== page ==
Authored by Adam J. Smiley
Nothing beats the drama of Game 7. The New York Rangers provided plenty of it last night in downing the Pittsburgh Penguins to advance to the conference finals. Off the ice, a group of interns for Madison Square Garden — home of the Rangers — who sued MSG for FLSA and NYLL violations have learned that, like the Penguins, they won’t be advancing.
Back in March, the interns asked the Southern District of New York to conditionally certify a collective action made up of unpaid interns. Last week, Judge Furman denied this request because the interns were not the victim of a common unlawful policy. His order highlights the problematic aspects of unpaid intern programs, and offers a glimpse into the standard that should ultimately govern such programs.
Whether MSG was legally obligated to pay interns turned on “whether the interns were properly considered ‘employees’ under the FLSA or whether they fall under the ‘trainee’ exception.” Realizing that the Second Circuit Court of Appeals would soon weigh in on the proper standard to evaluate this issue, Judge Furman concluded that the Department of Labor’s six criteria regarding internships “are at least relevant to, and perhaps dispositive of, the inquiry.”
The plaintiffs did not meet their low burden because they worked in 150 different departments and “their experiences appear to vary greatly from one department to the next.” For example, the Court compared the named plaintiff, a New York Rangers intern who prepared uniforms, tracked inventory, and set up the locker room (without supervision from his supervisor), to an architectural intern in the Future Venue department. Similar differences existed among all MSG interns in terms of their activities, levels of supervision, burdens imposed on MSG, and the manner in which they were selected for their internships. These factors prevented the finding of a common and unlawful internship policy.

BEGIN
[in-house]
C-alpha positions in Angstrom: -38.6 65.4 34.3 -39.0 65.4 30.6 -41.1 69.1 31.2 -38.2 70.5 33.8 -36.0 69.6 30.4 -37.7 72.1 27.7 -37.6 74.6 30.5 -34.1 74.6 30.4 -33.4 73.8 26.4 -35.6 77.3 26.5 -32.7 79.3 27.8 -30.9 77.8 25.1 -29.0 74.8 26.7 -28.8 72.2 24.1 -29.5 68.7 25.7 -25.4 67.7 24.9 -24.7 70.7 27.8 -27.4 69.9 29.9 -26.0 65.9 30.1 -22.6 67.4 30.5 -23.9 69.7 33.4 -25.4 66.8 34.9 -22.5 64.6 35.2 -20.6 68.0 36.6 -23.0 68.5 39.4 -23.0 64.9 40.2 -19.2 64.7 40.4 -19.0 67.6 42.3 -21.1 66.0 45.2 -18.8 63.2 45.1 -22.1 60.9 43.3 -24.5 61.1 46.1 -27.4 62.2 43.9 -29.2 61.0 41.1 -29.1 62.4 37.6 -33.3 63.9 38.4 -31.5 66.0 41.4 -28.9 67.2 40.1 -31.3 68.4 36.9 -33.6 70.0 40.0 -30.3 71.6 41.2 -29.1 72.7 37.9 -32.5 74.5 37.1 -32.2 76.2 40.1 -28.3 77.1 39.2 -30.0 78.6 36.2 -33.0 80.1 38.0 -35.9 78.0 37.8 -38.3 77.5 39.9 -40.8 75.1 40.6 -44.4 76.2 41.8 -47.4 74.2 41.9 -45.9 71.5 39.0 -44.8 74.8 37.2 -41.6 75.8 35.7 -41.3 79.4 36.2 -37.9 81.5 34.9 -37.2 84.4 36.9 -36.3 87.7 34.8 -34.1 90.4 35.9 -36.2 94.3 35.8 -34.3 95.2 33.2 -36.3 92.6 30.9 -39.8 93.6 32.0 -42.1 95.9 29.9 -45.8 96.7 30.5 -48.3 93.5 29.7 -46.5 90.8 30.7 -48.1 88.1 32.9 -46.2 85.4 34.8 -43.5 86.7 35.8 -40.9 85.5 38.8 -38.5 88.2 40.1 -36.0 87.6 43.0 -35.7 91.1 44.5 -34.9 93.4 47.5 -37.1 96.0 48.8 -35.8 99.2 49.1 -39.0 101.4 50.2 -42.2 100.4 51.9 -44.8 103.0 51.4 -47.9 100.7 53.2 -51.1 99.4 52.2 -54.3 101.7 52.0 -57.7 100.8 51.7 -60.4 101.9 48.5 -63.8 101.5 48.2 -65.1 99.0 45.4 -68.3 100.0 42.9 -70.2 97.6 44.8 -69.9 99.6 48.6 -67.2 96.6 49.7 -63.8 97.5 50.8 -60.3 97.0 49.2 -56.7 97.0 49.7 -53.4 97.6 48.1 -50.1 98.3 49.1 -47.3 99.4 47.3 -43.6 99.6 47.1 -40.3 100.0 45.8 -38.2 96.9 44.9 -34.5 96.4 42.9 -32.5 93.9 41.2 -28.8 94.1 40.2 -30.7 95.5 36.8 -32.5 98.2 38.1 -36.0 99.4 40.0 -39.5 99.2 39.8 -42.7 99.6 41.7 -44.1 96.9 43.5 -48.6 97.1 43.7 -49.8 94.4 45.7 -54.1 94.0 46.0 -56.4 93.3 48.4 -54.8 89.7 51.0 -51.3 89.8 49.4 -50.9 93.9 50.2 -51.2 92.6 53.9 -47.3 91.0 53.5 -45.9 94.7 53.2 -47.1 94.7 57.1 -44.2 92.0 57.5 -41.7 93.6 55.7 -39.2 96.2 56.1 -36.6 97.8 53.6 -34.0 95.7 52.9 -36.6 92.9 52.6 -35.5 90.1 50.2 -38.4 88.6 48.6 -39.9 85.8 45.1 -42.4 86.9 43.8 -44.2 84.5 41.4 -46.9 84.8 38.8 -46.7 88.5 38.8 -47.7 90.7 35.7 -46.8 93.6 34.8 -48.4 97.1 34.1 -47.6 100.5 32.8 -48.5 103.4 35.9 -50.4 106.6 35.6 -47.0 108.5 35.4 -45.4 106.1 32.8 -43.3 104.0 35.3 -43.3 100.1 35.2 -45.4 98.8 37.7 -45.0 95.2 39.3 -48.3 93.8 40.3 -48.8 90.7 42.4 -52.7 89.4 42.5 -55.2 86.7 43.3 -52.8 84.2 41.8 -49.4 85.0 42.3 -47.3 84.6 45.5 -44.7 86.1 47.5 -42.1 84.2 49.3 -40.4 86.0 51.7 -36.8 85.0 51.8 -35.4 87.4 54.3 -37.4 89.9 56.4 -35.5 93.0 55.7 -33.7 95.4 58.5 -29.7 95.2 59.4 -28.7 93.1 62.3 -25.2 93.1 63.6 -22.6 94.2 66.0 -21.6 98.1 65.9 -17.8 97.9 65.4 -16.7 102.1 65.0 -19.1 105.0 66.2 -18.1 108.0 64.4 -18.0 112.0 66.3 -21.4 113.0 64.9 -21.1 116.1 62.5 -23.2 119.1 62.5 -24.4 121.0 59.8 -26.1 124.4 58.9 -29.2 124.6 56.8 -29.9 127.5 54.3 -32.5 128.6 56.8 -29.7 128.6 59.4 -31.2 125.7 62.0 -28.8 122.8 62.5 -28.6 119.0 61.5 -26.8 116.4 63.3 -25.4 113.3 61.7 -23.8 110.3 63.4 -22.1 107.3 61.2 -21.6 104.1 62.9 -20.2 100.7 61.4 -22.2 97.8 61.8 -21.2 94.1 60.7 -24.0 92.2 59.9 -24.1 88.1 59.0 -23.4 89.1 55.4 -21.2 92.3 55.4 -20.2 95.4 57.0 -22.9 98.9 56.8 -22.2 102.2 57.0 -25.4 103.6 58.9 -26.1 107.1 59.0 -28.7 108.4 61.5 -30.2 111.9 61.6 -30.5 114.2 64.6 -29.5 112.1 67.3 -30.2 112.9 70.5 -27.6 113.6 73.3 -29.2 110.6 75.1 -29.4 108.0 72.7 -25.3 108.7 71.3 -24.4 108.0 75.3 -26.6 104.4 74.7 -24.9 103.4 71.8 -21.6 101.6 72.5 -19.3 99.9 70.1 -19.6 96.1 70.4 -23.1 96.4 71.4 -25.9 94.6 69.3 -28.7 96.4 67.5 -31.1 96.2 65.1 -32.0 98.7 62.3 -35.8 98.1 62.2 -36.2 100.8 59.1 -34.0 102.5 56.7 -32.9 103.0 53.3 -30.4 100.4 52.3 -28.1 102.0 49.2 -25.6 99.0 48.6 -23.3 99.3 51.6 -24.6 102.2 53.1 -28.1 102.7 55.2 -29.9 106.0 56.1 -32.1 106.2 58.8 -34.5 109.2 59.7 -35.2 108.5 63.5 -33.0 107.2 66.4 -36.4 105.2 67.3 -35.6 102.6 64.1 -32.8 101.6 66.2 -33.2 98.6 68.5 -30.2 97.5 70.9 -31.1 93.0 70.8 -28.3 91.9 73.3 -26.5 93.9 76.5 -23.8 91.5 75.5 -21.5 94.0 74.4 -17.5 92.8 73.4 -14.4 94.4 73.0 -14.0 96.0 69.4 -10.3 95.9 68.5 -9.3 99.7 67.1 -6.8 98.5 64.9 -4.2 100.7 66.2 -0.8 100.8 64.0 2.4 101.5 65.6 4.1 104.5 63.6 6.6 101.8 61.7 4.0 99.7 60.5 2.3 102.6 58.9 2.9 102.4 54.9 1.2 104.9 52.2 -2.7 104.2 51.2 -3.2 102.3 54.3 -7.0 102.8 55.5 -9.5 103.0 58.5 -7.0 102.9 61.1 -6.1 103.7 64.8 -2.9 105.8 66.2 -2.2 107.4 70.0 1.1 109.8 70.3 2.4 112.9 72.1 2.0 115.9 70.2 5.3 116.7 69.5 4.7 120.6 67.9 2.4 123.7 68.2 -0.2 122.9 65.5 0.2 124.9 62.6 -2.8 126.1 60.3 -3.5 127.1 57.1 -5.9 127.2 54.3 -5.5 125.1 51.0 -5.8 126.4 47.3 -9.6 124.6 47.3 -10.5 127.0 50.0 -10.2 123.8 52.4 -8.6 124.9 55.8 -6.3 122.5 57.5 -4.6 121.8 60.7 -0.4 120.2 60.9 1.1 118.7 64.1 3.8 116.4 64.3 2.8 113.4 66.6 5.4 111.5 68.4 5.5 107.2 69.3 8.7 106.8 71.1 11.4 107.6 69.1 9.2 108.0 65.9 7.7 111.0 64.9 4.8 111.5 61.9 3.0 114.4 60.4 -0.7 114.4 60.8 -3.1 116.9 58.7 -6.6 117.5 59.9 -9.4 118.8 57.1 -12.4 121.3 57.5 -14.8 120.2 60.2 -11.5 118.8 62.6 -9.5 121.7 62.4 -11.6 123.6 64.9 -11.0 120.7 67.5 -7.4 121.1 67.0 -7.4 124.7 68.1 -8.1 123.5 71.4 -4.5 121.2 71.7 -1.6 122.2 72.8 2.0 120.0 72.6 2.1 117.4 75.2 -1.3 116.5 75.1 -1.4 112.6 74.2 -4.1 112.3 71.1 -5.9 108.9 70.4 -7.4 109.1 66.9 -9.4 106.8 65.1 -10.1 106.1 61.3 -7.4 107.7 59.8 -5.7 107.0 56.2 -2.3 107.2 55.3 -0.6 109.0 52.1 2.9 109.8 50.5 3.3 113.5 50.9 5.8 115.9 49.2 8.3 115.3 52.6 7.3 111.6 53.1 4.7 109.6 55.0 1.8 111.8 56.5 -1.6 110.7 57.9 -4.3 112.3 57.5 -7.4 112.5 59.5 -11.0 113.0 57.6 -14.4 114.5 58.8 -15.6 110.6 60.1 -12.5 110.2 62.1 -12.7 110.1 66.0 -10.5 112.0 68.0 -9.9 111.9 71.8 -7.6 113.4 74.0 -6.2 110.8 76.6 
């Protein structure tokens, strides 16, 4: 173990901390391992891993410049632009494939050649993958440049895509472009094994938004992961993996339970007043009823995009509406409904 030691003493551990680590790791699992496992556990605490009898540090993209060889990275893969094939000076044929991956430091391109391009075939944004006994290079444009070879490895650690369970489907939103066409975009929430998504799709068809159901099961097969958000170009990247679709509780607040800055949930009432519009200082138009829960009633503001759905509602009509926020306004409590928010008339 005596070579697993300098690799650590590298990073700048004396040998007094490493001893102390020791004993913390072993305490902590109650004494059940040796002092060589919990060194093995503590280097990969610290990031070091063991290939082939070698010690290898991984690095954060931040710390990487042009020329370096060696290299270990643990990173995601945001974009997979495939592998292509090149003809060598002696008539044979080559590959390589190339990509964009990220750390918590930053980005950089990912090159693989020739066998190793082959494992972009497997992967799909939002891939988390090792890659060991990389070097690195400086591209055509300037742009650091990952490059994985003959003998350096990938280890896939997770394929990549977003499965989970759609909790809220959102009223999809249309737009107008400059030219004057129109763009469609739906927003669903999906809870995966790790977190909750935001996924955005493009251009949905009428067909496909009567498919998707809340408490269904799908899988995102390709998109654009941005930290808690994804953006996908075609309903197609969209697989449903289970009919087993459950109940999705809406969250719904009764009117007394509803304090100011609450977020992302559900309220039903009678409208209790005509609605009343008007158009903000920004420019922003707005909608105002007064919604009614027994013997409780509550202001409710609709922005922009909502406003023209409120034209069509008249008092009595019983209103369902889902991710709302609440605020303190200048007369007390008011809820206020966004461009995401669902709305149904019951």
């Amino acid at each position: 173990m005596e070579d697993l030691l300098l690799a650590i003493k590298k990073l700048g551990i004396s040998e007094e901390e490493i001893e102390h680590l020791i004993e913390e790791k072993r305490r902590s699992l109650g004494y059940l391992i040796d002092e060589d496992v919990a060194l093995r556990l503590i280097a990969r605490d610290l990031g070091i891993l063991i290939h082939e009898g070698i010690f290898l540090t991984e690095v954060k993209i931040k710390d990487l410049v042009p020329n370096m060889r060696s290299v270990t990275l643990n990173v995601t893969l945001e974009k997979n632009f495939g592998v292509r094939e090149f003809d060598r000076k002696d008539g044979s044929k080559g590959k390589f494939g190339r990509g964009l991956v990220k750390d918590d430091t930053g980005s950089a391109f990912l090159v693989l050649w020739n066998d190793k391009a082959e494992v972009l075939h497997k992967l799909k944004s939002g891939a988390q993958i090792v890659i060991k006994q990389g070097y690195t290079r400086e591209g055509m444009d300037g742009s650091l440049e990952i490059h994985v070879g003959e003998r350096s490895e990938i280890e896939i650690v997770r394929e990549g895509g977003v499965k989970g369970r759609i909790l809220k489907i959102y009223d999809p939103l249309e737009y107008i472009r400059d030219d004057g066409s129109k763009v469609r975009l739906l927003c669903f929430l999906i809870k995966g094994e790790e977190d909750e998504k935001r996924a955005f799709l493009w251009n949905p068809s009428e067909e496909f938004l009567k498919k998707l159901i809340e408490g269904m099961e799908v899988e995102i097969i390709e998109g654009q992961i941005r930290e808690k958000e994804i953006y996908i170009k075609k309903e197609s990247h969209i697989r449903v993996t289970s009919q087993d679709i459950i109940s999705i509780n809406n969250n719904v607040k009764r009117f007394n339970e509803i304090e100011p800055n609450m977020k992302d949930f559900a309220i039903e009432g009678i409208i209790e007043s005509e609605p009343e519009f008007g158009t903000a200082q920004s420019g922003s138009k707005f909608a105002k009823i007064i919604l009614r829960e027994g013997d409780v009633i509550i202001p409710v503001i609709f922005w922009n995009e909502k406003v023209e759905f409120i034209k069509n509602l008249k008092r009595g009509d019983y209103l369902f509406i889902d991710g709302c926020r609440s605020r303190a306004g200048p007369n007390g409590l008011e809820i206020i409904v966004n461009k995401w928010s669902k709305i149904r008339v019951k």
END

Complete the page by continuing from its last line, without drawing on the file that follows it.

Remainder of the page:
On the other end of the rink, a group of Time Warner interns were granted conditional certification just yesterday, also in the Southern District of New York. In that case, Judge Gardephe applied the DOL factors and found that the interns performed the same type of work as paid employees, and that their program was part of a common, nationwide policy because the interns all applied via a standardized application which flowed through a common website, and because identical intern job descriptions existed, regardless of location. On these facts, the Court distinguished the Time Warner interns from the MSG interns.
As the summer internship season approaches, employers can take several steps to avoid running afoul of the law:
- Make sure that your program is an educational experience that benefits the intern;
- Make sure that interns are not simply replacing employees;
- Make sure to properly train and educate those supervisors who oversee interns.
Also – stay tuned to our blog as the Second Circuit will hear arguments on unpaid internship standards this summer, which should clarify that exact requirements of a proper program for employers within the Second Circuit and beyond.